Disney’s Blank: A Vinylmation Love Story on the Google Play Store

With thousands of movies & TV shows available on the Google Play Store, there’s something for every little movie buff. Once you’ve found the perfect flick you can enjoy it across devices, which means kids who can’t sit still can start the movie on your laptop while on the couch and finish it on your Android device from the kitchen.

Google and Disney have teamed up on a special original stop-motion movie that’s sure to warm hearts. Blank: A Vinylmation Love Story tells the story of Blank, an unpainted vinyl character, and his quest to find his lost love. Have a look at the trailer here. The Disney Interactive 37-minute stop motion movie will be available exclusively on Google Play.

For the aspiring artist..

Google Art Project

Have an aspiring artist but don’t want to clean up after craft time? Google Art Project lets museums from across the world invite visitors inside their doors and into their galleries with a little help from technology. People across the world who might otherwise never see the real thing, can access masterpieces, antiquities and other artifacts that are part of our cultural heritage.

This digital experience has some of Canada’s – and the world’s – most creative and beautiful art. Some iconic Canadian collections include the Art Gallery of Ontario, the Royal BC Museum and the National Ballet of Canada.

For the inventor…

Google Science Fair

Does your teen want to change the world? Google is challenging students aged 13-18 to submit their brilliant ideas for the fourth annual Google Science Fair. Last year, Canadian student Ann Makosinski scored top honours in her age group for her battery-free flashlight. Thousands of teens around the world have tackled some of today’s greatest challenges, like an anti-flu medicine and more effective ways to beat cancer. The grand prize winner will receive a $50,000 scholarship along with a number of once in a lifetime prizes.

To inspire young inventors, Google hosts a series of Hangouts on Air with world-renowned scientists showcasing exclusive tours of cutting edge labs.

For the musically minded…

Pancake Manor on YouTube

The puppets from Pancake Manor know how to make kids move. The Victoria, B.C.-based YouTube channel has been making music for kids of all ages since 2011. The upbeat melodies don’t fail to provide entertaining and educational content. The videos can help teach little ones how to count to 10, how to remember the alphabet and, of course, how to make pancakes.

For a GTA excursion (entry fee applies)…

The Doodle 4 Google Exhibit at the Royal Ontario Museum

In October, Google challenged Canadian students to submit their creative ideas in the form of a doodle for the first-ever Doodle 4 Google Canada contest. Thousands of kids submitted doodles following the theme, “if I could invent anything, I would invent…”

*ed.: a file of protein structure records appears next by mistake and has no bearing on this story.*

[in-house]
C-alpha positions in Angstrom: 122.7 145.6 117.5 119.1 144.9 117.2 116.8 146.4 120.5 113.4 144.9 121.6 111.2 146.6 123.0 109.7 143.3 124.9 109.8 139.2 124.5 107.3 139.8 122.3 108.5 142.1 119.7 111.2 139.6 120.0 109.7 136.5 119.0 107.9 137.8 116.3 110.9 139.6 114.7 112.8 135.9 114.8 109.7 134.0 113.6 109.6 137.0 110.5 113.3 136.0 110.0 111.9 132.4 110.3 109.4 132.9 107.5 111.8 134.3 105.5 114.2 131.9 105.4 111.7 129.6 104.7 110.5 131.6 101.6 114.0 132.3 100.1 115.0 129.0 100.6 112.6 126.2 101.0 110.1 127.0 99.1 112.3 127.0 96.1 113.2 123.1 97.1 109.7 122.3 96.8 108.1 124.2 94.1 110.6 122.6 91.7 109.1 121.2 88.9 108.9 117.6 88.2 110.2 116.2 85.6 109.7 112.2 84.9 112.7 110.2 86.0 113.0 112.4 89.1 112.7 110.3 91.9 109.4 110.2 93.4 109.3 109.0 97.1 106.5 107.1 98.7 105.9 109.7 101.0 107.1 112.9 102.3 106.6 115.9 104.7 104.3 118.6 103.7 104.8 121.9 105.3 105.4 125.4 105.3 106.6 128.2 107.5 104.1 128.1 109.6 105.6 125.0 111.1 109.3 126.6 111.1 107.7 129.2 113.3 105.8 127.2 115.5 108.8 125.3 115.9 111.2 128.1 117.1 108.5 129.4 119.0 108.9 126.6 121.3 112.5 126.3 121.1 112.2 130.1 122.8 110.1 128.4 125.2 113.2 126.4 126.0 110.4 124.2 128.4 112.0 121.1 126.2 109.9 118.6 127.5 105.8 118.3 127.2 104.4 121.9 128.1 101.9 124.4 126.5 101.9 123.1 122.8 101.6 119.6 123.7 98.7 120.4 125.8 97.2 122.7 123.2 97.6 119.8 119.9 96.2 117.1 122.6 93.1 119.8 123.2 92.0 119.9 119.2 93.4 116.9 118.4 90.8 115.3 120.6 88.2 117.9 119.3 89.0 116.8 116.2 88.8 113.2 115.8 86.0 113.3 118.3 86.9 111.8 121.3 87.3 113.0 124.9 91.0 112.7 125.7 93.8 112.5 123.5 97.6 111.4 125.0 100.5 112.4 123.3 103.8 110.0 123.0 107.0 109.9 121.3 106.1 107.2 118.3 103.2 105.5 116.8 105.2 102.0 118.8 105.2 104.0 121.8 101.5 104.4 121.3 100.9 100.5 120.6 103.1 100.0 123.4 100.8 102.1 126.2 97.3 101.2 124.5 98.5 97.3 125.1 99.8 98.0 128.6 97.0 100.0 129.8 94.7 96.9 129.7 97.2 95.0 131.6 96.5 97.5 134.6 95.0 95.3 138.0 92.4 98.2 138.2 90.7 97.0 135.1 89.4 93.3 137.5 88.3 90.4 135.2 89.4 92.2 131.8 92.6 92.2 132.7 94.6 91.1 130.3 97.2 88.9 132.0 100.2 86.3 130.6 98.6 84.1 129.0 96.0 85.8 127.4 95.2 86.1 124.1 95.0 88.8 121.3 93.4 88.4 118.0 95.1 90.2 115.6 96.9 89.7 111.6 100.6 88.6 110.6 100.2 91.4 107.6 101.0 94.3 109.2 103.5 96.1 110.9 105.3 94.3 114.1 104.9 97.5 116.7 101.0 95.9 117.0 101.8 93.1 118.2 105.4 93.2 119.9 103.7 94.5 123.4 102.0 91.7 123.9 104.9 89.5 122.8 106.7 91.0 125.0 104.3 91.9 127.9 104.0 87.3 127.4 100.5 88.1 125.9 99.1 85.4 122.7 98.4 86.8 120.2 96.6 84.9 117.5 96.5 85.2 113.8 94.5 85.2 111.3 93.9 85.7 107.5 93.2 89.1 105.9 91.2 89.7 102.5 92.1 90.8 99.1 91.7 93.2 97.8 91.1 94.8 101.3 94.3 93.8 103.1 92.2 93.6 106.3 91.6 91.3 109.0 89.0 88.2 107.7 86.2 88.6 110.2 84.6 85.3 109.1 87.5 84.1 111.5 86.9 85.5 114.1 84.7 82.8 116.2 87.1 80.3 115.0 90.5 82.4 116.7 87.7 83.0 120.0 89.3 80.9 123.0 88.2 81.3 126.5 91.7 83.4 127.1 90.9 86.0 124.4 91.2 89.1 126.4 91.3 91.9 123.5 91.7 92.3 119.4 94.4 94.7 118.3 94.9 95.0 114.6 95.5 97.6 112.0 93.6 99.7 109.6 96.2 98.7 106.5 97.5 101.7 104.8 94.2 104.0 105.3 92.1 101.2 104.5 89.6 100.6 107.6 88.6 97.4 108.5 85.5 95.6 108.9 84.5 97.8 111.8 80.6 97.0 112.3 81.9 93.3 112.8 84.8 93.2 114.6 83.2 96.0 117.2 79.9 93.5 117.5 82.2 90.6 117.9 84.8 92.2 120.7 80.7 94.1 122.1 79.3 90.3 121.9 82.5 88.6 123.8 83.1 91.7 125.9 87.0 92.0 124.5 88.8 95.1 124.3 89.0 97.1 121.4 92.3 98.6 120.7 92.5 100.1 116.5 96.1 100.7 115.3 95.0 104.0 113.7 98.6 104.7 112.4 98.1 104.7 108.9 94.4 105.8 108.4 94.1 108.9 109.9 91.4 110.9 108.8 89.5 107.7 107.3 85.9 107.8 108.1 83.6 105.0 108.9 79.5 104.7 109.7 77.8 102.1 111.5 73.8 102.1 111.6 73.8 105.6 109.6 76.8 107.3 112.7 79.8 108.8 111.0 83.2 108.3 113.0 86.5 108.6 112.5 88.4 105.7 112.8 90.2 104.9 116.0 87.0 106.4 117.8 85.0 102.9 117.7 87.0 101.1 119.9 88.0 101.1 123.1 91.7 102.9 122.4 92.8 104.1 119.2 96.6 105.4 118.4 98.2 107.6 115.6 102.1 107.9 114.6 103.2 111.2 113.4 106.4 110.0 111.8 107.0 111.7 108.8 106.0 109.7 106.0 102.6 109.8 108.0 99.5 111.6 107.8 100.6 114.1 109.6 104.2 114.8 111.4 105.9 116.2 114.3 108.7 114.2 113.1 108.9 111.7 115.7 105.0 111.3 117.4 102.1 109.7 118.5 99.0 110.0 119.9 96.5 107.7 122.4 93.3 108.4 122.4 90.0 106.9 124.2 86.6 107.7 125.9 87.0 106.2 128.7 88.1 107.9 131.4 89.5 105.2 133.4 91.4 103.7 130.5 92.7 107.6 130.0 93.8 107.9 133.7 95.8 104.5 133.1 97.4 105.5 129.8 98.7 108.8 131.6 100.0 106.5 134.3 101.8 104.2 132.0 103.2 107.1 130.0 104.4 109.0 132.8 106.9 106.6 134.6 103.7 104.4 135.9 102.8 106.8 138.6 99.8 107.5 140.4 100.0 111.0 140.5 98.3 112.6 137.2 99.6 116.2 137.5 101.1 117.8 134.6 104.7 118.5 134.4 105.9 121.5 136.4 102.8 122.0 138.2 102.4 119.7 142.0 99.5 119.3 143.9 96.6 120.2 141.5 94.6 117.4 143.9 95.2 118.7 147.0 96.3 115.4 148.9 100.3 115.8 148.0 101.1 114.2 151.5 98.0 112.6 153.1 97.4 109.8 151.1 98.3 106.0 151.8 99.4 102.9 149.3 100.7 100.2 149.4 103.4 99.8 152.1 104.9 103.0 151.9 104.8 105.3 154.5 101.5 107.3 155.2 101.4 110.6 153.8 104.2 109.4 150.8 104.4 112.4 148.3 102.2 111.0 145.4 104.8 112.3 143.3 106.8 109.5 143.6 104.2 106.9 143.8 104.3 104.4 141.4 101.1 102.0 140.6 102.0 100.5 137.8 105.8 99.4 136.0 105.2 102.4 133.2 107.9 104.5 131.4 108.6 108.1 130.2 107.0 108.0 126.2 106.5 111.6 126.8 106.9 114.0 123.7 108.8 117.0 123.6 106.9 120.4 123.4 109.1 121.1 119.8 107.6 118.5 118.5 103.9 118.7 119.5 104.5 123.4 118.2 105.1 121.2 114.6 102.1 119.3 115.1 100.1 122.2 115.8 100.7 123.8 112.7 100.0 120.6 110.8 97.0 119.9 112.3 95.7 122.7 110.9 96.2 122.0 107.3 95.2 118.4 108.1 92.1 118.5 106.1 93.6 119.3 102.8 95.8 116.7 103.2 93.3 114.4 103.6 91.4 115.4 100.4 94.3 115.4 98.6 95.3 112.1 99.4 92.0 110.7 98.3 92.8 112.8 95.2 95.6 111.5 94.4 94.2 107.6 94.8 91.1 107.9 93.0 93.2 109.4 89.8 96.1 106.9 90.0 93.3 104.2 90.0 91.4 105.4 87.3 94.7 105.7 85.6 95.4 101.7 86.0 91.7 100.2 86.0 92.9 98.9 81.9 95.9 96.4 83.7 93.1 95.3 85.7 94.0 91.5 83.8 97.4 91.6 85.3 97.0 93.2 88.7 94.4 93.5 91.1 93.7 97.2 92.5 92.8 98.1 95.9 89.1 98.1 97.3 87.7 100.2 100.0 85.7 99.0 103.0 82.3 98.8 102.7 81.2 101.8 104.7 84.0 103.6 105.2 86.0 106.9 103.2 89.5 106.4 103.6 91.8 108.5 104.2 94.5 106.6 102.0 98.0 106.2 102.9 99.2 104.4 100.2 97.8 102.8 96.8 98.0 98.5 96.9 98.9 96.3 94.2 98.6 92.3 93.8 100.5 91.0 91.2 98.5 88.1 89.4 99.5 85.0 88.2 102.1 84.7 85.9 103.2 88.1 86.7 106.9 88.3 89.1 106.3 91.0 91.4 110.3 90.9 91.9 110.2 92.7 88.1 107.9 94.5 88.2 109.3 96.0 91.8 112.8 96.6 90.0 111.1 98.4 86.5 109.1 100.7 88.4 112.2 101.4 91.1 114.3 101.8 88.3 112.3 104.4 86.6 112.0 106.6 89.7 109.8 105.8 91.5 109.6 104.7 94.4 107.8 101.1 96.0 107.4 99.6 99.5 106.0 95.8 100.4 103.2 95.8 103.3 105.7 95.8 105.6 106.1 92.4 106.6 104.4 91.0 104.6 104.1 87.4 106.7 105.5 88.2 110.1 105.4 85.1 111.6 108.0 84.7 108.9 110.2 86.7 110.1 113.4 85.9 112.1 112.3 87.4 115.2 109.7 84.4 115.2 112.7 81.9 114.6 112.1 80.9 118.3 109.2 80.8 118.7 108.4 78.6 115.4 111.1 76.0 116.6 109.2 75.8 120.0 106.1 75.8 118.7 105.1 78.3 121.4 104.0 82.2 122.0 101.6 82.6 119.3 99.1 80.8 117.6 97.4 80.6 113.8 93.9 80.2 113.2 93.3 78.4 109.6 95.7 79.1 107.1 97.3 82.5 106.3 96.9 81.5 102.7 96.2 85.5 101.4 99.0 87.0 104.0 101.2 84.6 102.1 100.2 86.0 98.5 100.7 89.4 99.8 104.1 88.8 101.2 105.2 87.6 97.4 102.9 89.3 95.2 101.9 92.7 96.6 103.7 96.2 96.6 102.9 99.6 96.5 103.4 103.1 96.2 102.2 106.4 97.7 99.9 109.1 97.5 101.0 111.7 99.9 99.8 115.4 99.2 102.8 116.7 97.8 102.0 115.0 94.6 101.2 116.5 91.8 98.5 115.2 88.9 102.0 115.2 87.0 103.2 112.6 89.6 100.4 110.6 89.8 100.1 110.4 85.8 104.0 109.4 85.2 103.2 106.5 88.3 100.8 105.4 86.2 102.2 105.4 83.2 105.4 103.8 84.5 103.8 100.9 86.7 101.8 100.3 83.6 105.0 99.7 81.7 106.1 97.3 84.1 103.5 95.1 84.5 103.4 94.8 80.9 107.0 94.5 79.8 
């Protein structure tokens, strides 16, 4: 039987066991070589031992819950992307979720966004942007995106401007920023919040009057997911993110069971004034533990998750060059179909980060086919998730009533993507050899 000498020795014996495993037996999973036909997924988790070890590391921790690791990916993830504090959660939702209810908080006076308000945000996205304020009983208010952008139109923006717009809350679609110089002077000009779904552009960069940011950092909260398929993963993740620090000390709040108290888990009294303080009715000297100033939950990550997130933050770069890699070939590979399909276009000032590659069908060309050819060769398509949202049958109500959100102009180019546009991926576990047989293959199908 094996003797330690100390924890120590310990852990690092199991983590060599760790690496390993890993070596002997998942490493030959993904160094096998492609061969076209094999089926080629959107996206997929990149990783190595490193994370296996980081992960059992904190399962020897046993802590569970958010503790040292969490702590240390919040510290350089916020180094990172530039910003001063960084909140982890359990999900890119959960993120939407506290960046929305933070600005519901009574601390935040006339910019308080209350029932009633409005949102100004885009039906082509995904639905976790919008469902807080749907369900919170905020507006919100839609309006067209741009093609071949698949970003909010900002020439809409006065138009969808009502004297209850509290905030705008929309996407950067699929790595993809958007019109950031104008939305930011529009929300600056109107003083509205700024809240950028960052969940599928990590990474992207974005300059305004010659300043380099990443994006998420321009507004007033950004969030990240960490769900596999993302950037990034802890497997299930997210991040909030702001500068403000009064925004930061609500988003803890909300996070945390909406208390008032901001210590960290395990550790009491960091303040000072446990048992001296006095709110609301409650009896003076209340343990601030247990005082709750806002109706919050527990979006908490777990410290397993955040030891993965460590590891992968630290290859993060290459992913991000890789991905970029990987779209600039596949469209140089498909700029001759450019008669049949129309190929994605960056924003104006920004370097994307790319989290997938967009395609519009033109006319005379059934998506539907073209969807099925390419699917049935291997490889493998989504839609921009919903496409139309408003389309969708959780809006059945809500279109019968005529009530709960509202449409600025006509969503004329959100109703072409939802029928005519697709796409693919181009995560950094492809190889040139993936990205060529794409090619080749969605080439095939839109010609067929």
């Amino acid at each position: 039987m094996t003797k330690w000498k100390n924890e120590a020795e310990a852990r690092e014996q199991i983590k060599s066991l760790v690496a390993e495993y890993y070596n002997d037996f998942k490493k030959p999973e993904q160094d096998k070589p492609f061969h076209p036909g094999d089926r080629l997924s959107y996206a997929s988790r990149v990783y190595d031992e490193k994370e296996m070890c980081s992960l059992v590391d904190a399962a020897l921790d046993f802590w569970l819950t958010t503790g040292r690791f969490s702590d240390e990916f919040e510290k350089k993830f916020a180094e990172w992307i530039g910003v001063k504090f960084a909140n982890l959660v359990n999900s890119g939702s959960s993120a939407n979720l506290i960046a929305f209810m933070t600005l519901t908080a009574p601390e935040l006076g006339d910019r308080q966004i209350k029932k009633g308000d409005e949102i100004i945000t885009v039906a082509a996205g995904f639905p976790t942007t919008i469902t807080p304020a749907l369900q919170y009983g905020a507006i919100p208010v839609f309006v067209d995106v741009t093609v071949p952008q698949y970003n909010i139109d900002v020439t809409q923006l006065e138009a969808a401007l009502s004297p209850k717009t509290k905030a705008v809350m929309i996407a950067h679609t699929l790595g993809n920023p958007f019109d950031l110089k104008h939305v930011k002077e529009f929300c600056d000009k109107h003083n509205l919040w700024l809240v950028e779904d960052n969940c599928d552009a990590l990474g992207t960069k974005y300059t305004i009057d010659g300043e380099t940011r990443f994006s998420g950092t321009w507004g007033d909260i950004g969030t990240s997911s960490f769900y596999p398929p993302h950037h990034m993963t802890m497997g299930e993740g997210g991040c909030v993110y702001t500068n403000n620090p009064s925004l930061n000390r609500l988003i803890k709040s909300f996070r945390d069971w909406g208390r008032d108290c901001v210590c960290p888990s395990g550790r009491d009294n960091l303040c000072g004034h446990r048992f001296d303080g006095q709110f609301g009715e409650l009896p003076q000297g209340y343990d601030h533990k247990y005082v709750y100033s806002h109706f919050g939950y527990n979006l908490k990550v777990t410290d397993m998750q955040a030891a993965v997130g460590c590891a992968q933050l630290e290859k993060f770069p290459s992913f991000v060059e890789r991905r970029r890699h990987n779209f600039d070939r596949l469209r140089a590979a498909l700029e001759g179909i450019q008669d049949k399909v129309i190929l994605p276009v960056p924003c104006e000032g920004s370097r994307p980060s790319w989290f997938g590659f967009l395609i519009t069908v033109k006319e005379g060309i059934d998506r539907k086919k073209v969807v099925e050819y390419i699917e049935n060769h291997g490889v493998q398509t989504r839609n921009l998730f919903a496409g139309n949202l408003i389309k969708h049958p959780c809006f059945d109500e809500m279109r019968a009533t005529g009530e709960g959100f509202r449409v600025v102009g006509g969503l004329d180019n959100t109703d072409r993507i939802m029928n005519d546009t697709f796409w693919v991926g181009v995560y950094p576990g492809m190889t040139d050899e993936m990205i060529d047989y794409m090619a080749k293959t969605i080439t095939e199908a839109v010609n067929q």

In February and March, the Royal Ontario Museum will feature a special exhibit with the top 75 doodles from across the country. From time machines to new sports to ways to clean the environment, the doodles will be sure to inspire future inventors and young artists. The winner of the contest will of their doodle featured on the Google Canada homepage for one day.

I Love it when Children Blog! Introducing the Kids Food Fanatic.


My 9-year-old son’s friend told me today that he is a “food blogger”.  The mastermind behind Kids Food Fanatic, a blog aimed at giving a kids view of restaurants to other kids.  The blog takes into account the food, décor and some other interesting factors.

“Really? Awesome!” was my reply.

So while him and my son were hanging out at our place on a play-date, I decided to check out his blog.  I was immediately impressed, so I decided to interview him for The Urban Daddy (TUD), to help him get more readers and more comments and so he will be hooked on blogging like so many of us have become.  His blog is called Fun Food Fanatic, and he is the Kid Food Fanatic (KFF).

Here is the interview:

TUD: “Why do you blog?  What got your started?”

KFF: “I love rating food, and I want kids to have the feeling they can make good choices about restaurants they want to go to and they know the food there is a great, and kid-friendly”.

TUD: “What was the best restaurant experience you have had so far?”

KFF: “The Works! Then Boston Pizza“.

TUD: “What did you like about them?”

KFF: “The atmosphere. It was very funny. The food was also rock solid delicious. Did you get that?  Rock Solid Delicious.  It was burger galore at the Works.”

TUD: “How do you decide where you go next?”

KFF: “I don’t decide. I grab my notebook and write about where we go as a family.”

TUD: “Have you been to places you hated?”

KFF: “No, not yet”.

TUD: “What is your favourite type of restaurant / food?”

KFF: “I like restaurants with good burgers which have good, fast service. I also like restaurants with creative decorations I can look at while eating.”

TUD: “What if you went to a restaurant and the food was terrible. Would you post that?”

KFF: “I would tell them why I thought the food was terrible. I would say something like, “nice try” and “please do not make that mistake again” and then I would blog it because kids have to know this.”

Big thank you to the Kids Food Fanatic.

His blog can be found here;

or here if you prefer to paste and click on your own.

Please pay him a visit and welcome him to the blogosphere.